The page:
A few weeks back, Matt Bucher (via Twitter) suggested that because I enjoyed David Markson’s “notecard” novels so much, I should get a hold of Evan Lavender-Smith’s anti-novel From Old Notebooks. I went to order it from my bookstore, promptly found out it was out of print, and was bummed. And then like maybe a week after this, Matt let me know that the book was back in print from the good people at Dzanc. Anyway, it’s good stuff, and I’ll have a full write-up later this month.
Because of a postage screw-up, my original order was lost. When I let Dzanc know my book hadn’t arrived yet, they promptly sent another copy of the book, along with Jennifer Spiegel’s story collection The Freak Chronicles:
An American missionary sleeps on the dung floor in a witch doctor’s hut in South Africa. Two women contemplate “poverty porn” while trying to start a nonprofit in China. An heiress locks eyes with a whore on the streets of Cape Town. A college girl stalks Mickey Rourke. A professor from New Jersey gets scammed in Old Havana before Castro’s demise. A mom obsesses about the fate of Sesame Street characters. A study abroad student goes home with a Russian street artist. Backpackers question their global idealism. Terrain, both ordinary and extraordinary, work on the imaginations and perceptions of people on the run, freaks in the making, eccentrics by choice.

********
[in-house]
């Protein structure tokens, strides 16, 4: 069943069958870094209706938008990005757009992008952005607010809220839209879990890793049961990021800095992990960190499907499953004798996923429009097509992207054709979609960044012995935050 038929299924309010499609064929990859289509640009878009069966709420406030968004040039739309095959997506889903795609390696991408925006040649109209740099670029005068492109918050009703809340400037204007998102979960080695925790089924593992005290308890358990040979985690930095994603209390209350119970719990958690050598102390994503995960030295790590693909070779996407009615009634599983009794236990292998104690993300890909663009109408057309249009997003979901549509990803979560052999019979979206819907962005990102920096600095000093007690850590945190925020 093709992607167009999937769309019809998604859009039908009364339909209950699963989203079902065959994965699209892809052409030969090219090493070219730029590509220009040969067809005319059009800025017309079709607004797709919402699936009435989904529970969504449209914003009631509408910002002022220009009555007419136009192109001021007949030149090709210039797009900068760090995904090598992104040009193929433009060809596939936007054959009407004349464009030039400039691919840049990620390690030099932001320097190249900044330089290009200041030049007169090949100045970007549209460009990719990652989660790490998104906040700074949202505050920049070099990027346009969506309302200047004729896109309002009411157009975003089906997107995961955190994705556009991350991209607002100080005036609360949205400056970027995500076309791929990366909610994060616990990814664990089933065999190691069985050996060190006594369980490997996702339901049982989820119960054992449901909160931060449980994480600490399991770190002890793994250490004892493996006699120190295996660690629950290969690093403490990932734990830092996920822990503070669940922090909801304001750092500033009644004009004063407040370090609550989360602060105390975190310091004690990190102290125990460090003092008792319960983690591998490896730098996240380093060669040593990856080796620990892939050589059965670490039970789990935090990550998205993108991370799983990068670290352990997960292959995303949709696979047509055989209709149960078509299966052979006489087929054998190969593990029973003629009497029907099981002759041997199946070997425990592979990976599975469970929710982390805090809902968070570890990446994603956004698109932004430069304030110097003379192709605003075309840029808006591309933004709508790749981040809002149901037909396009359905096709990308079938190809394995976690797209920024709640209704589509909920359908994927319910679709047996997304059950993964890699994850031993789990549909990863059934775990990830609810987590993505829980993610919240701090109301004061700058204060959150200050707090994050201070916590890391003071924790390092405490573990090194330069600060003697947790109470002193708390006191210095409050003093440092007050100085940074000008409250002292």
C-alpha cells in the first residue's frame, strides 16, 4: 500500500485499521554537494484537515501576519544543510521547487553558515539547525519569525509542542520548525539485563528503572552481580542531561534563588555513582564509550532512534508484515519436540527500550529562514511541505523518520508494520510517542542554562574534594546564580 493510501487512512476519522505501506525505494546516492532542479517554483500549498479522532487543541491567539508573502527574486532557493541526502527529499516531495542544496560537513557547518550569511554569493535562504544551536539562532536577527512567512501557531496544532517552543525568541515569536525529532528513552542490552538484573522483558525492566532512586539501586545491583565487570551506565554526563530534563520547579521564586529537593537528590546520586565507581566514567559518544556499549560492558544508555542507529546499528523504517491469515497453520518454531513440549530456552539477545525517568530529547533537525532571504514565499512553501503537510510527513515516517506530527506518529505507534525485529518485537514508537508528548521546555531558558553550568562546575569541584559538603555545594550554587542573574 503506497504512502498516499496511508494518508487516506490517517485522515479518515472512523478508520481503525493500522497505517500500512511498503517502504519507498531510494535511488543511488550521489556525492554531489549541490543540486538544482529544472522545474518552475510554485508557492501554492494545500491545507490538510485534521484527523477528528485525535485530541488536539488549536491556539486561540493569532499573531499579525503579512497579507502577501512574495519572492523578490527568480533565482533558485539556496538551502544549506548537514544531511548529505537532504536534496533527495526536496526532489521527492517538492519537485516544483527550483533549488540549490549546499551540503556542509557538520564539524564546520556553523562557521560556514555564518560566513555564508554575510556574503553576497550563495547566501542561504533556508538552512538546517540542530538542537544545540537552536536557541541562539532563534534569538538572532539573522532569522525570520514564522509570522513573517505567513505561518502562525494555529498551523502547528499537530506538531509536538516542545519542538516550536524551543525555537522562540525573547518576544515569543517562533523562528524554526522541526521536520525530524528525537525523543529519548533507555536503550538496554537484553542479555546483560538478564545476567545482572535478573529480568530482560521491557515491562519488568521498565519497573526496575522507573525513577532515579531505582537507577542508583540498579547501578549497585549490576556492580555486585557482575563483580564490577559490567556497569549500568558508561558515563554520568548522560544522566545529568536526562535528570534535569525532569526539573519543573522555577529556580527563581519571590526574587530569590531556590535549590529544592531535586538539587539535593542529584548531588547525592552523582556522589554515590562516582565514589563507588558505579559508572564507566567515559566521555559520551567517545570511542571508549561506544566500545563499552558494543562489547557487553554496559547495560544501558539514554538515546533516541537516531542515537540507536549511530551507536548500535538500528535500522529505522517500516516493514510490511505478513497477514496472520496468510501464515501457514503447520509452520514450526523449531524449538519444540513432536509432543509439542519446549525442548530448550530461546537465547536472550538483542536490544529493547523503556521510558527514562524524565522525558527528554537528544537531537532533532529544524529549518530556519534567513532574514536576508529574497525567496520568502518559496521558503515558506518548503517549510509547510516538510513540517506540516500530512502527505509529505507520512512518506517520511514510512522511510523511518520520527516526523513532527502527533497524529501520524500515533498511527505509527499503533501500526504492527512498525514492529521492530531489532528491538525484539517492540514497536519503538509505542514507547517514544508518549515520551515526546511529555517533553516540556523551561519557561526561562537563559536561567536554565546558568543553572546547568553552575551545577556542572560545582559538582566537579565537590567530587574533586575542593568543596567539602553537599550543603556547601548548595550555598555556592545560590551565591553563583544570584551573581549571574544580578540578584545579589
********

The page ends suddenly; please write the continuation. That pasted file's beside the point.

The short stories in this collection explore, both implicitly and explicitly, the notion of freakiness. They worry over eccentricity, alienation, normalcy, and intimacy. What is it that makes one a freak, makes one want to embrace quirkiness, have the fortitude to cultivate oddity? Is there a fine line between abnormality and the extraordinary? Jennifer Spiegel’s stories delve into these questions and others.